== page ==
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Stable isotope labeling of metal/metal oxide nanomaterials for environmental and biological tracing


Engineered nanomaterials (NMs) are often compositionally indistinguishable from their natural counterparts, and thus their tracking in the environment or within the biota requires the development of appropriate labeling tools. Stable isotope labeling has become a well-established such tool, developed to assign ‘ownership’ or a ‘source’ to engineered NMs, enabling their tracing and quantification, especially in complex environments. A particular methodological challenge for stable isotope labeling is to ensure that the label is traceable in a range of environmental or biological scenarios but does not induce modification of the properties of the NM or lose its signal, thus retaining realism and relevance. This protocol describes a strategy for stable isotope labeling of several widely used metal and metal oxide NMs, namely ZnO, CuO, Ag, and TiO2, using isotopically enriched precursors, namely 67Zn or 68Zn metal, 65CuCl2, 107Ag or 109Ag metal, and 47TiO2 powder. A complete synthesis requires 1–8 d, depending on the type of NM, the precursors used, and the synthesis methods adopted. The physicochemical properties of the labeled particles are determined by optical, diffraction, and spectroscopic techniques for quality control. The procedures for tracing the labels in aquatic (snail and mussel) and terrestrial (earthworm) organisms and for monitoring the environmental transformation of labeled silver (Ag) NMs are also described. We envision that this labeling strategy will be adopted by industry to facilitate applications such as nanosafety assessments before NMs enter the market and environment, as well as for product authentication and tracking.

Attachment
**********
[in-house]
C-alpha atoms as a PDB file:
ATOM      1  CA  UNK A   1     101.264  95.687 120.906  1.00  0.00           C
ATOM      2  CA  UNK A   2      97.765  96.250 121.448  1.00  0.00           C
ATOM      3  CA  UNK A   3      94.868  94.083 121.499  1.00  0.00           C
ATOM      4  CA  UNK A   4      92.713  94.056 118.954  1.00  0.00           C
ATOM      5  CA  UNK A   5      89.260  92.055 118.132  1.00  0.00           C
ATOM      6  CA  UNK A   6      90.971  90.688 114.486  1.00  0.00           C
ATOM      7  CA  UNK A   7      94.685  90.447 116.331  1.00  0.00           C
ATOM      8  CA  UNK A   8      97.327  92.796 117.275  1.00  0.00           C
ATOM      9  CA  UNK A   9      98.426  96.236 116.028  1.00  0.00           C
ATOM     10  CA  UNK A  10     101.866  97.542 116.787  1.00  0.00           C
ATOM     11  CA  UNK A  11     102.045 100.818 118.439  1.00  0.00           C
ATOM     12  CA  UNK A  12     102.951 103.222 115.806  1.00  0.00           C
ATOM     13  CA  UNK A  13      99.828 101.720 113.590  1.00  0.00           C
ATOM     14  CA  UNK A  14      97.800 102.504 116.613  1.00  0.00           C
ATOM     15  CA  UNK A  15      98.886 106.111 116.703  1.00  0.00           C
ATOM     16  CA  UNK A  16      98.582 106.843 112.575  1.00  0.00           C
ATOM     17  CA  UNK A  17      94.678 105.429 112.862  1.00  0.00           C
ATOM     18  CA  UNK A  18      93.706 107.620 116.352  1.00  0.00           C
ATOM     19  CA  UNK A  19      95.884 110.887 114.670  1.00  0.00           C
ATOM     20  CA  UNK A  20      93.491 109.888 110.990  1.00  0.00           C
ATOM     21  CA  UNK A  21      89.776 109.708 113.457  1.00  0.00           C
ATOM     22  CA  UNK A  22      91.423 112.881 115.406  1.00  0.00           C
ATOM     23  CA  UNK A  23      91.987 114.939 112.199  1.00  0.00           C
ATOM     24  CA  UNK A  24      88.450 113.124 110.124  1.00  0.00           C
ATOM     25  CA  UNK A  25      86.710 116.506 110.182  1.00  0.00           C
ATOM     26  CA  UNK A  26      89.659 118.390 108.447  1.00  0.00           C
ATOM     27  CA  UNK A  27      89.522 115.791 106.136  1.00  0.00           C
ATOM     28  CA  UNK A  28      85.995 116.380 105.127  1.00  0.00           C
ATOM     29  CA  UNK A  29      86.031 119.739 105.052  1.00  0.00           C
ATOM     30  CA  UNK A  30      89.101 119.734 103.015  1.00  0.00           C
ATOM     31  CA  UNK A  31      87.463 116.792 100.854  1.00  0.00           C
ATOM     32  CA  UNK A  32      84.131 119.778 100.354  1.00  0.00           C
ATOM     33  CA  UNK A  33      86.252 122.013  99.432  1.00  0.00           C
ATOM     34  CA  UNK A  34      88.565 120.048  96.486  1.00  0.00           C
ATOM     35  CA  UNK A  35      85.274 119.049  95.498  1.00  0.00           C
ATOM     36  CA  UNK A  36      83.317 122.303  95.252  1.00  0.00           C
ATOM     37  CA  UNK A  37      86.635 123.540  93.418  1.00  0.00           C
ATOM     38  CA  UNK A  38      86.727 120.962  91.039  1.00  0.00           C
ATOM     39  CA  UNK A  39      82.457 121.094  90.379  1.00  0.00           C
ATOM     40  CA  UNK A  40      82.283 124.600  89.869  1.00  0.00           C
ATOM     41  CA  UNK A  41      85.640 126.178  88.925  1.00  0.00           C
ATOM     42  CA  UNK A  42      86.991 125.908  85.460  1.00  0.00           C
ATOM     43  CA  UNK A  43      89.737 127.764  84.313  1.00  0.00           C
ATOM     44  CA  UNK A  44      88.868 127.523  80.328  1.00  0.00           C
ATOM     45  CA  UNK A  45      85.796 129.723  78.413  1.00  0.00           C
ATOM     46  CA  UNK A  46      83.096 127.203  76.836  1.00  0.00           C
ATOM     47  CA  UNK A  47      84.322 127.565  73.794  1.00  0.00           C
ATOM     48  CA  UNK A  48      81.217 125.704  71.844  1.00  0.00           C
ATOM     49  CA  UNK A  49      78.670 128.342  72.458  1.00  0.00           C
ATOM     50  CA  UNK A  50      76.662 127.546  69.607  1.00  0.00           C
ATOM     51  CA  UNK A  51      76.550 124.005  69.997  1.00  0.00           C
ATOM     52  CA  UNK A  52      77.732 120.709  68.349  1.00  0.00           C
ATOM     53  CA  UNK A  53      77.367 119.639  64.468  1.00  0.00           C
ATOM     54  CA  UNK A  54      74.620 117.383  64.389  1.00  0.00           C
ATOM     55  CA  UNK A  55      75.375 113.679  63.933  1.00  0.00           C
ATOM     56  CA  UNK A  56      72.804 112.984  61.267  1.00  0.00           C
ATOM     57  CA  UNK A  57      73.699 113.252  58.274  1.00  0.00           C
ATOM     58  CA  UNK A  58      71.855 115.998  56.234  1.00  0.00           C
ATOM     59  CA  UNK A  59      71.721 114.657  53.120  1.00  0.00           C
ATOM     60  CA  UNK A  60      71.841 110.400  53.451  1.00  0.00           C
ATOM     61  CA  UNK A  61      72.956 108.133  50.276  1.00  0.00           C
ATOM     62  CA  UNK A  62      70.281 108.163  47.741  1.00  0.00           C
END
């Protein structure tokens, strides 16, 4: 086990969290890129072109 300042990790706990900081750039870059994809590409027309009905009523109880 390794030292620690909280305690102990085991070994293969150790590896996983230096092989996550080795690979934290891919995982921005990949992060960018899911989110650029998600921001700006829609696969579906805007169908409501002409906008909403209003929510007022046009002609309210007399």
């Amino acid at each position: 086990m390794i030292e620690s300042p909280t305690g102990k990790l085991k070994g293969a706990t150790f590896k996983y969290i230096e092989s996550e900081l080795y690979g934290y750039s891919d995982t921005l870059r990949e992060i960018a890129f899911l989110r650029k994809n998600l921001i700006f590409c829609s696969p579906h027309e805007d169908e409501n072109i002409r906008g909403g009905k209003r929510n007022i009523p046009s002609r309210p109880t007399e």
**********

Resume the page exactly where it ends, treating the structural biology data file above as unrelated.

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Fig. 1: Schematic of the stable isotope labeling of NMs.
Fig. 2
Fig. 3: Comparative particle sizing of labeled versus unlabeled NMs.
Fig. 4: Enhanced detection sensitivity for NMs provided by stable isotope labeling.
Fig. 5: Transformation of 107Ag NMs and 109AgNO3 in an aqueous system.

Data availability

The data that support the plots within this paper are available from the corresponding author upon reasonable request.


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This work was supported by Marie Skłodowska-Curie Individual Fellowships (NanoLabels 750455 to P.Z.; NanoBBB 798505 to Z.G.) under the European Union’s Horizon 2020 research program. Financial support from MHRD-IMPRINT funds is appreciated. Partial funding from EU H2020 project ACEnano (grant agreement no. 2016-720952) is also acknowledged.

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Authors and Affiliations



P.Z., S.M., and Z.G. wrote the paper. E.V.-J. and M.R. designed part of the experiments and revised the paper. S.M. performed part of the experiments.

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Correspondence to Peng Zhang or Eugenia Valsami-Jones.

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Key references using this protocol

Dybowska, A.D. et al. Environ. Pollut. 159, 266–273 (2011):

Yu, S., Yin, Y., Zhou, X., Dong, L. & Liu, J. Environ. Sci. Nano 3, 883–893 (2016):

Misra, S.K. et al. Environ. Sci. Technol. 46, 1216–1222 (2012):

Laycock, A. et al. Environ. Sci. Nano 1, 271–283 (2014):

Bourgeault, A. et al. Environ. Sci. Technol. 49, 2451–2459 (2015):

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Zhang, P., Misra, S., Guo, Z. et al. Stable isotope labeling of metal/metal oxide nanomaterials for environmental and biological tracing. Nat Protoc 14, 2878–2899 (2019).

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